Q I mean either your father molested you or your mother told you to say he did?
Q And no matter what happened neither one of them, whoever was at fault, whether it was your dad or your mom, they shouldn't have done that to you, should they?
Q But you are not entirely certain which it is, are you?
A I'm pretty sure it was my mom.
Q But you are not entirely certain, are you?
Id. at 4. In March 2003, the OCCA affirmed, simply concluding that the trial court did not abuse its discretion in denying post-conviction relief.
On April 16, 2003, Pettit petitioned the federal district court pro se for habeas relief. The district court granted the warden's motion to dismiss, ruling that Pettit's habeas petition was untimely filed more than one year after the date that his conviction became final on September 7, 1998. The district court declined to run the limitations period from Pettit's discovery of T.A.'s recantation, reasoning that Pettit had not been diligent, as "the victim's truthfulness could have been questioned before [Pettit] entered his plea." R., Tab 11 at 3.
Pettit filed a motion for rehearing and a notice of intent to appeal. The district court declined to issue a certificate of appealability (COA) and denied rehearing. This court granted Pettit a COA on two issues: (1) whether 28 U.S.C. § 2244(d)(1)'s one-year statute of limitations ran from Pettit's discovery of T.A.'s recantation; and if so, (2) whether the petition states a claim for relief. Because the second issue is dispositive here, we need not reach the more difficult issue of whether the limitations period should have been calculated from the date on which the "factual predicate" of Pettit's actual innocence claim "could have been discovered through the exercise of due diligence," id. § 2244(d)(1)(D).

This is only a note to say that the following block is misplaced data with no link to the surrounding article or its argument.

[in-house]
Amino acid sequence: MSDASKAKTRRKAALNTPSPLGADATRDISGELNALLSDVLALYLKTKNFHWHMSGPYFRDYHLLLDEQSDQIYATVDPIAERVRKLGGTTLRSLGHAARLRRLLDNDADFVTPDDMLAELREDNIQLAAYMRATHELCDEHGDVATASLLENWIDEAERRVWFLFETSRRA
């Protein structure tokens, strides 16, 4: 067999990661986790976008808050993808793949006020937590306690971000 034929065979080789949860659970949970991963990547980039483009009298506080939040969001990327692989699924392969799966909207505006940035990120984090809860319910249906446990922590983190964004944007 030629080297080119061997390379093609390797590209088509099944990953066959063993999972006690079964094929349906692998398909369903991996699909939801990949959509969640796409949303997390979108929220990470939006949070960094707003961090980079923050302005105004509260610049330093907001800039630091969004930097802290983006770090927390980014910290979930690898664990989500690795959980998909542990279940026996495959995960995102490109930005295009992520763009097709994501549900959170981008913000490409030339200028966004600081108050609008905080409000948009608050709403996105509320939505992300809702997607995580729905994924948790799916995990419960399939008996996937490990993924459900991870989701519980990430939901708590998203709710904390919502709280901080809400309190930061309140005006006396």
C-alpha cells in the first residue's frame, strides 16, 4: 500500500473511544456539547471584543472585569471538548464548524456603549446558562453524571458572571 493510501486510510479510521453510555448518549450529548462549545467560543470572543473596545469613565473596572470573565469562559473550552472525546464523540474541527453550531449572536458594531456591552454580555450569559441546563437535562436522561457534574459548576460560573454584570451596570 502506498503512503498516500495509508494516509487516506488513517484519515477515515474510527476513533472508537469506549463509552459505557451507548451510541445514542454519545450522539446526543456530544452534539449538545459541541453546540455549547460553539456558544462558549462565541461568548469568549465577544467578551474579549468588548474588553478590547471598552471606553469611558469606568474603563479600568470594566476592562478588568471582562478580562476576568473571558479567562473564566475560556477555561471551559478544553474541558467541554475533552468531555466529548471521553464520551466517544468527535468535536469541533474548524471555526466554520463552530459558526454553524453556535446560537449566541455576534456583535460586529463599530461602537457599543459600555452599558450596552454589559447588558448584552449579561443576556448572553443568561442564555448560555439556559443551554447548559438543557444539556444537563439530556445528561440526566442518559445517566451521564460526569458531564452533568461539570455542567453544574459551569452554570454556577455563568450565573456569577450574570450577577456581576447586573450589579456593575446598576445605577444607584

In Herrera v. Collins, 506 U.S. 390, 400 (1993), the Supreme Court explained:
Claims of actual innocence based on newly discovered evidence have never been held to state a ground for federal habeas relief absent an independent constitutional violation occurring in the underlying state criminal proceeding. . . . This rule is grounded in the principle that federal habeas courts sit to ensure that individuals are not imprisoned in violation of the Constitution--not to correct errors of fact.[(3)]
Pettit admits that his actual innocence claim has no independent constitutional component. Nevertheless, he points out that in Herrera, the Court did not entirely close the door to freestanding claims of actual innocence. The Court assumed, for argument's sake, "that in a capital case a truly persuasive demonstration of 'actual innocence' made after trial would render the execution of a defendant unconstitutional, and warrant federal habeas relief if there were no state avenue open to process such a claim." Id. at 417.(4) But as Pettit did not receive a death sentence, Herrera's exception does not apply. See Milone v. Camp, 22 F.3d 693, 700 (7th Cir. 1994). But see White v. Keane, 51 F. Supp.2d 495, 504 (S.D.N.Y. 1999) (suggesting that a liberal reading of Herrera extends the exception to